Bradley: 'I'm feeling great'
December 11, 1999
Web posted at: 6:14 p.m. EST (2314 GMT)
PALO ALTO, California (CNN) -- Democratic presidential
candidate Bill Bradley says he's "feeling great" as his
campaign goes back on schedule after a bout with an irregular
After a brief interruption because of an irregular
heartbeat, Bradley is resuming his presidential campaign
The 56-year-old former U.S. senator from New Jersey told
reporters Saturday that his heart condition is "just a
nuisance" and that it won't affect his ability to continue
campaigning. Bradley was diagnosed with the condition,
called atrial fibrillation, in 1996, according to medical records released by his campaign.
"I exercise regularly on the Stairmaster," Bradley said. "The
campaign is invigorating for me, it always has been and it
always will. I'm having a terrific time doing it, my energy
level is more than adequate, and anybody that has been
campaigning with me for the last year would know we run a
very full schedule," he said.
Bradley's news conference in California was his first public
appearance since being sidelined by an irregular heartbeat
Friday. The condition prompted Bradley to cancel scheduled
campaign stops in California Friday evening and Seattle on
Bradley said he does not expect his health to alter his
campaign schedule in the future.
Sunday, he's expected to address the Florida State Democratic
Convention in Orlando, aides said.
Gore wishes rival 'continued good health'
In Atlanta on Saturday, Vice President Al Gore wished his
rival "continued good health" and said, "I hope to see him
back on the campaign trail imminently."
Friday, Bradley was examined at a Redwood City, California,
hospital after complaining of an irregular heartbeat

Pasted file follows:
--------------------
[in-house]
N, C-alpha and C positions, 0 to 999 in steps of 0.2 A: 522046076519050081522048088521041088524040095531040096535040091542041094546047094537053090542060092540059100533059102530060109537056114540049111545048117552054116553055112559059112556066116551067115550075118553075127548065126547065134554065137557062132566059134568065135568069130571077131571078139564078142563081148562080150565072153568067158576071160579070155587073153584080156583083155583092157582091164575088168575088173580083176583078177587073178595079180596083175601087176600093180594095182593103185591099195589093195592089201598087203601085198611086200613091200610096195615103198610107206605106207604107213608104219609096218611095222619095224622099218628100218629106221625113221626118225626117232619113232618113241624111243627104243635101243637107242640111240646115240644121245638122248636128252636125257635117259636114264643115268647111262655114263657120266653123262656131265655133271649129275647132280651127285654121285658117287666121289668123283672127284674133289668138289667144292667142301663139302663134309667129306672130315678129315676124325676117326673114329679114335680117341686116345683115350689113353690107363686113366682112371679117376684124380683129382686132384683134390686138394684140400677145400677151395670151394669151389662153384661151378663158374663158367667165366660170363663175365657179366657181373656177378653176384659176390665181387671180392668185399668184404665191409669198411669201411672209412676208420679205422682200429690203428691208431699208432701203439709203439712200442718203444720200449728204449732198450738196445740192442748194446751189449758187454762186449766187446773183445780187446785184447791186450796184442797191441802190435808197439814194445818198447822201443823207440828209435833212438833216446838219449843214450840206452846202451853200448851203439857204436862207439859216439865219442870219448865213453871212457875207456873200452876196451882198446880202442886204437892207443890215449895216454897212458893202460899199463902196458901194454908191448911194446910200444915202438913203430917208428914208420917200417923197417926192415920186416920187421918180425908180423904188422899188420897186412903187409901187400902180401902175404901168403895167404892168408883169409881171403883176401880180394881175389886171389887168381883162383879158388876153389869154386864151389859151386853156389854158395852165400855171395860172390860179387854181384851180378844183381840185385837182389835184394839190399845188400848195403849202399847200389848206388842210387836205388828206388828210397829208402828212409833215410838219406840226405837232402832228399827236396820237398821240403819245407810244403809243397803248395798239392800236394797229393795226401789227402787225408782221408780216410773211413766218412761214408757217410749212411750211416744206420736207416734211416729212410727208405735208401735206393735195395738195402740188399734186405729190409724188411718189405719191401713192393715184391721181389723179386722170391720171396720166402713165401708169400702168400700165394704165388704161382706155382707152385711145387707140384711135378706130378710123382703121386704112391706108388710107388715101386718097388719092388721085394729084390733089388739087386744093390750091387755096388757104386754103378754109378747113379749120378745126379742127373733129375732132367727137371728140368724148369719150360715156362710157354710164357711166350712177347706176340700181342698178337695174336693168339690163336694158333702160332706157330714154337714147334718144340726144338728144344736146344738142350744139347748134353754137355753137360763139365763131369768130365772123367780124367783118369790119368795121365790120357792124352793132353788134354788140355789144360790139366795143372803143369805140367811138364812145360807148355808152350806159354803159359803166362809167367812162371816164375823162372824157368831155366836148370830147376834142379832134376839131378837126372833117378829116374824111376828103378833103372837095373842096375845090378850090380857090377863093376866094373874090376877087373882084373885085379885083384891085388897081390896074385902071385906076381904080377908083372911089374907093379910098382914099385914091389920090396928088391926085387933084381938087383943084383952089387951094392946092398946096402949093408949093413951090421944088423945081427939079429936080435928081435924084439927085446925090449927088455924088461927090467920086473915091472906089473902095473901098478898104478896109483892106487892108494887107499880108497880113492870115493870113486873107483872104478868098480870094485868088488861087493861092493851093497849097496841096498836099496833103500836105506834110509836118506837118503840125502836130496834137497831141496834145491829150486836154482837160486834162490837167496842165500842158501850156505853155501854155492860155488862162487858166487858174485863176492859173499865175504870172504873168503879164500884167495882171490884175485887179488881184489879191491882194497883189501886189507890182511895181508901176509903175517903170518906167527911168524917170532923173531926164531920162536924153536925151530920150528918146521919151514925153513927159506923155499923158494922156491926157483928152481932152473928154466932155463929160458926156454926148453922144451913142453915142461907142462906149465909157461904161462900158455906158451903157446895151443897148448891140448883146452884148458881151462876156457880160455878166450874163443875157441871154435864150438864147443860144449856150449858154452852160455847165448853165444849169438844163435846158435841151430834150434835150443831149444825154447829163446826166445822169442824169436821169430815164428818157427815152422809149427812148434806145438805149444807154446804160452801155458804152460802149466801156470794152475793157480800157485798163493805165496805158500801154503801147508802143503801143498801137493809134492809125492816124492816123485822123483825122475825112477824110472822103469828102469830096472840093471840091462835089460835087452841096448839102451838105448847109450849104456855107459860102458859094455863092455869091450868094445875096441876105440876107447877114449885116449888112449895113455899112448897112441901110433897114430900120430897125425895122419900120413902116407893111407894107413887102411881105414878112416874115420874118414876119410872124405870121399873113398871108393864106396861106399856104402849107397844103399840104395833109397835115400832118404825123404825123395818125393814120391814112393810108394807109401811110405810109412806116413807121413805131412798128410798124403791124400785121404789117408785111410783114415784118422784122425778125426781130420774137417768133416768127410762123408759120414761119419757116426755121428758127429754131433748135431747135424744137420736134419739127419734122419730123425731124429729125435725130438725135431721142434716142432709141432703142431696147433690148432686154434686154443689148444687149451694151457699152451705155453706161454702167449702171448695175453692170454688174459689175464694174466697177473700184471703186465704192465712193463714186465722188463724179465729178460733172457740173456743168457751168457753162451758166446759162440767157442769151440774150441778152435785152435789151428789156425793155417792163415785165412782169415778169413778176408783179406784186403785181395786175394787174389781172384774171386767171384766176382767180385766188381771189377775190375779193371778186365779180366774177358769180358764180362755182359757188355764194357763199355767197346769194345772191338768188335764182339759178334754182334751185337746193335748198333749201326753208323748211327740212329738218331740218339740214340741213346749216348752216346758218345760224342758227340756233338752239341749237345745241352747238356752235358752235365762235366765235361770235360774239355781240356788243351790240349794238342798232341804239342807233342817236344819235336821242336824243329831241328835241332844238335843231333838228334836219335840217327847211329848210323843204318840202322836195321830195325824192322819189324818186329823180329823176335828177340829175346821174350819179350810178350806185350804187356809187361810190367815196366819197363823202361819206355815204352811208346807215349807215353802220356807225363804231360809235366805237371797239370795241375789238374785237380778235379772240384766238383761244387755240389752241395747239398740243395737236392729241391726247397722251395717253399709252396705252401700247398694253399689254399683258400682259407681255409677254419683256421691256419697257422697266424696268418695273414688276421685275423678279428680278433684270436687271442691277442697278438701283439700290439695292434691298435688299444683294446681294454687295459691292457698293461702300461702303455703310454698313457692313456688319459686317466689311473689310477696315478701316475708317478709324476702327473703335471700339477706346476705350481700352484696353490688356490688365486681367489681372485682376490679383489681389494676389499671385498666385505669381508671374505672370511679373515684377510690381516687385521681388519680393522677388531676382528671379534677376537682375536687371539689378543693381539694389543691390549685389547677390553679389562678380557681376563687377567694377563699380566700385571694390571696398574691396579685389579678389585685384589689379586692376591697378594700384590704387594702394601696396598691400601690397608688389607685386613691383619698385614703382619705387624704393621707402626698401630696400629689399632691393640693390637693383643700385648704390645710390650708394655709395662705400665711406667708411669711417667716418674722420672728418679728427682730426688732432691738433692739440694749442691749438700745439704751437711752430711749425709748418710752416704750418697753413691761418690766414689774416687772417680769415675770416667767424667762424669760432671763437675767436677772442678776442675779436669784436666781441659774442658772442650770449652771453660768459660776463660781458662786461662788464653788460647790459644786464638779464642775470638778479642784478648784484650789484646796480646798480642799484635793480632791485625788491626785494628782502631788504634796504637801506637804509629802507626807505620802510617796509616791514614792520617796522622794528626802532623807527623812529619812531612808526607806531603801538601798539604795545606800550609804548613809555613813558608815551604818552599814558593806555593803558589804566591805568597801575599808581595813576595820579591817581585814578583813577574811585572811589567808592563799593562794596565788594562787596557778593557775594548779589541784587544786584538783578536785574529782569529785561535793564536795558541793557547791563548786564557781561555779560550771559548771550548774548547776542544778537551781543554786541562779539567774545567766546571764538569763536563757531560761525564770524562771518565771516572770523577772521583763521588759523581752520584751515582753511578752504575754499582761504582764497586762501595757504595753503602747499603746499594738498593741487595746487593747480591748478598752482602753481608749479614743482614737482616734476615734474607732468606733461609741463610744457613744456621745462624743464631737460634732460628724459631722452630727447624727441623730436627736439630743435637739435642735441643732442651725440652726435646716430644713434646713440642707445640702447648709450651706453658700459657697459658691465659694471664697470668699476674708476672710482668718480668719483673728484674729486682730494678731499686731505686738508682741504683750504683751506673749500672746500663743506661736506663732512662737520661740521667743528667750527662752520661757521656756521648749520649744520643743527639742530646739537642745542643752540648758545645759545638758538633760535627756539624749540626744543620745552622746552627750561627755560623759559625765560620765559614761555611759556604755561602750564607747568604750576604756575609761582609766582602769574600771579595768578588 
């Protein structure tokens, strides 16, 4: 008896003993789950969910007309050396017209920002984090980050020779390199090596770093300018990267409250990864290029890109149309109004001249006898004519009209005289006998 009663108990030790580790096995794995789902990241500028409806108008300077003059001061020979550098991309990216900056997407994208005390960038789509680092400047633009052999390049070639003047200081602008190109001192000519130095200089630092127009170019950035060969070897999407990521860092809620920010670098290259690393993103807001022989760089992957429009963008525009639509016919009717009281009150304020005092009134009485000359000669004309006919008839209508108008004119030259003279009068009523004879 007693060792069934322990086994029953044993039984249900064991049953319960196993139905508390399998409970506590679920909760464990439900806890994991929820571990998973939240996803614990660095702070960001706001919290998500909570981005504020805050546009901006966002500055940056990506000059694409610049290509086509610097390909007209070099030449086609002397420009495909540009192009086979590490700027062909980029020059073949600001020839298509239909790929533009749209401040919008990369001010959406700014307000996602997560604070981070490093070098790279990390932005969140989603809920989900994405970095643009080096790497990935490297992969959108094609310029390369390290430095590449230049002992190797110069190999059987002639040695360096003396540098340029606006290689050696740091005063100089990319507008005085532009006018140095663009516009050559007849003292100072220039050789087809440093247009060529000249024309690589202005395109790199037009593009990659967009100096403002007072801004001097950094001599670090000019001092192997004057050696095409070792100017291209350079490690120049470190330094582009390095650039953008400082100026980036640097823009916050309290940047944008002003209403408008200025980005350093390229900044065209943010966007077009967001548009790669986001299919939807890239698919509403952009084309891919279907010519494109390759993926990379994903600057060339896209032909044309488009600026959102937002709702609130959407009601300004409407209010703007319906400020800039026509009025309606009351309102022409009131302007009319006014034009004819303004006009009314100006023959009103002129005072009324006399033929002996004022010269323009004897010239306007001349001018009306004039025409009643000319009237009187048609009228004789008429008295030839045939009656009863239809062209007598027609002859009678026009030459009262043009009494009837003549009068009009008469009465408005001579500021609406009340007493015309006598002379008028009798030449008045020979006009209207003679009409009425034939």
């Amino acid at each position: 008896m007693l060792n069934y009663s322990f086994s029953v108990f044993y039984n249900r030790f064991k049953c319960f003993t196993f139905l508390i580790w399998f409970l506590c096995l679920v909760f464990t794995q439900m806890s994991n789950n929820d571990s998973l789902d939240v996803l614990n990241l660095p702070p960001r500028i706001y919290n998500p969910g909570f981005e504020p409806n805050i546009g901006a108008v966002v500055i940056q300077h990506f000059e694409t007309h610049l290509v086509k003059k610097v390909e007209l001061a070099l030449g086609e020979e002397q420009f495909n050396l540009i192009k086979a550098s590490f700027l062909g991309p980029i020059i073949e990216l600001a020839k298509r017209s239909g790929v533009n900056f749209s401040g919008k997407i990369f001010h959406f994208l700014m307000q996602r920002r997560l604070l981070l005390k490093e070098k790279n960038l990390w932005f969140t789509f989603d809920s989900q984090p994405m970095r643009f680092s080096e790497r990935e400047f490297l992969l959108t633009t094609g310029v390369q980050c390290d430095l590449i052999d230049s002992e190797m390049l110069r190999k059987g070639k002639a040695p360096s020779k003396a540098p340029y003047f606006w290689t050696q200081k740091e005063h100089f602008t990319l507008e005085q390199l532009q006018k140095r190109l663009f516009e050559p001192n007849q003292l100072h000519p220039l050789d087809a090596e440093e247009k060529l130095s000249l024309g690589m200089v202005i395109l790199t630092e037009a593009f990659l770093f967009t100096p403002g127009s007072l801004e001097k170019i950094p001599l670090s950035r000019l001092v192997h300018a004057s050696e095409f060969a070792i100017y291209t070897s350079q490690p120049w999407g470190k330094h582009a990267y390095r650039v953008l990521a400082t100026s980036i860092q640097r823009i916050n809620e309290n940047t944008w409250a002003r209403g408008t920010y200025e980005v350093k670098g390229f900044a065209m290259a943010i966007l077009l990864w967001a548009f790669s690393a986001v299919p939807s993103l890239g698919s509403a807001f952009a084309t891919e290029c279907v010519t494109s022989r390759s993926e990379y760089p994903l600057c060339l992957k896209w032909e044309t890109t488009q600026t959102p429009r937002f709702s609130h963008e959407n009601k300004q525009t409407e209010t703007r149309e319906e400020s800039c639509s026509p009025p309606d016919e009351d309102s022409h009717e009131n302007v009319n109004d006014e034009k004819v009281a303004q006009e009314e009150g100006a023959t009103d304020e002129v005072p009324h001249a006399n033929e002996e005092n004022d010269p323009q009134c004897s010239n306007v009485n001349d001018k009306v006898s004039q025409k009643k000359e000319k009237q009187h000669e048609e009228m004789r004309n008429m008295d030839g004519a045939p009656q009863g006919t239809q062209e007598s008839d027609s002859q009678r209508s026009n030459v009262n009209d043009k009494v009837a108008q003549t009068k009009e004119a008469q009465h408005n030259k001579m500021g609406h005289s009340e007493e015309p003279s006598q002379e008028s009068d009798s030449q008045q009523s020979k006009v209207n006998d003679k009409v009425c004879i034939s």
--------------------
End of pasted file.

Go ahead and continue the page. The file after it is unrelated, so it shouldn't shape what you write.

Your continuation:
Thursday. He was comfortable and in good spirits
after being released from the hospital Friday evening, his
spokesman, Eric Hauser, said.
"It corrected itself, and there was no treatment necessary,"
"By the time he arrived at the hospital at 3:30 (Friday), he
converted to a normal rhythm, and therefore no therapeutic
interventions were necessary," said Edward Anderson, one of
the doctors who examined the candidate.
Aides said Bradley is not on a special diet, but controls his
heart condition with medication.
Campaign releases letter from physician
The Bradley campaign released results of a physical
examination which the candidate underwent December 3. It
included a letter from his physician, Dr. Robert
Heissenbuttel of Columbia-Presbyterian Medical Center in New
The letter noted that Bradley's 1996 diagnosis of atrial
fibrillation, one type of an irregular heart rhythm,
indicated "no precipitating cause nor any cardiac disease
It said he had experienced "episodes" of irregular heartbeat
four times over the next two years and had undergone two
cardioversions in 1998.
Cardioversion is a treatment where the heart is given a mild
electric shock to adjust its rhythm while the patient is
under general anesthesia.
"Since May of 1998 after your third and last cardioversion,"
the letter said, "you have been treated with Procanbid," the
trade name for procainamide, an anti-arrhythmic agent.
Since then, it said, "You have had two brief episodes of
atrial fibrillation, which converted spontaneously. The
medication has been effective in preventing or shortening the
duration of the episodes and has been well tolerated with no
Atrial fibrillation is defined by the American Heart
Association as a "quivering" in the upper chambers of the
heart, called the atria, causing the heart to pump blood